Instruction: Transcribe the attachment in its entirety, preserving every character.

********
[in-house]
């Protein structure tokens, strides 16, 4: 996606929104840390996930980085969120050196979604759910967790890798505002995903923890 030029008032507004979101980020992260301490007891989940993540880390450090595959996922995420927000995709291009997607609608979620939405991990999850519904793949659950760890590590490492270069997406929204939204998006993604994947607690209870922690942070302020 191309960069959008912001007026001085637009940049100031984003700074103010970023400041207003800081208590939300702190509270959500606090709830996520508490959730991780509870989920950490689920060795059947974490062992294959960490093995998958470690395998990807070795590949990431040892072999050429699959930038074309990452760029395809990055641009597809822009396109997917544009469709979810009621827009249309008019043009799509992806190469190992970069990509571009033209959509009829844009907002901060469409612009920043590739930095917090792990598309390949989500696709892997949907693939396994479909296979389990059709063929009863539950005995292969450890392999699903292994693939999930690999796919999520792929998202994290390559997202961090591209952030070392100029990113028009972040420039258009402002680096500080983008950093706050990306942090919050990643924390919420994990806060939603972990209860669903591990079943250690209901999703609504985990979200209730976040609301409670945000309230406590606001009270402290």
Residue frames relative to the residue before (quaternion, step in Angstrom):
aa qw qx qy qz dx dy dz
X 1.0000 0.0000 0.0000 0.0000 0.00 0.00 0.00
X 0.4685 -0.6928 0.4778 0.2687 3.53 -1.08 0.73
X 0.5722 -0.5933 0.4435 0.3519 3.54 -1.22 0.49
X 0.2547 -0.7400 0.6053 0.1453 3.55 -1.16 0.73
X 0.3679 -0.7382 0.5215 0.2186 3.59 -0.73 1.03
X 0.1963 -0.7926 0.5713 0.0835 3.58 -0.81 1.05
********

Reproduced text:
[in-house]
């Protein structure tokens, strides 16, 4: 996606929104840390996930980085969120050196979604759910967790890798505002995903923890 030029008032507004979101980020992260301490007891989940993540880390450090595959996922995420927000995709291009997607609608979620939405991990999850519904793949659950760890590590490492270069997406929204939204998006993604994947607690209870922690942070302020 191309960069959008912001007026001085637009940049100031984003700074103010970023400041207003800081208590939300702190509270959500606090709830996520508490959730991780509870989920950490689920060795059947974490062992294959960490093995998958470690395998990807070795590949990431040892072999050429699959930038074309990452760029395809990055641009597809822009396109997917544009469709979810009621827009249309008019043009799509992806190469190992970069990509571009033209959509009829844009907002901060469409612009920043590739930095917090792990598309390949989500696709892997949907693939396994479909296979389990059709063929009863539950005995292969450890392999699903292994693939999930690999796919999520792929998202994290390559997202961090591209952030070392100029990113028009972040420039258009402002680096500080983008950093706050990306942090919050990643924390919420994990806060939603972990209860669903591990079943250690209901999703609504985990979200209730976040609301409670945000309230406590606001009270402290």
Residue frames relative to the residue before (quaternion, step in Angstrom):
aa qw qx qy qz dx dy dz
X 1.0000 0.0000 0.0000 0.0000 0.00 0.00 0.00
X 0.4685 -0.6928 0.4778 0.2687 3.53 -1.08 0.73
X 0.5722 -0.5933 0.4435 0.3519 3.54 -1.22 0.49
X 0.2547 -0.7400 0.6053 0.1453 3.55 -1.16 0.73
X 0.3679 -0.7382 0.5215 0.2186 3.59 -0.73 1.03
X 0.1963 -0.7926 0.5713 0.0835 3.58 -0.81 1.05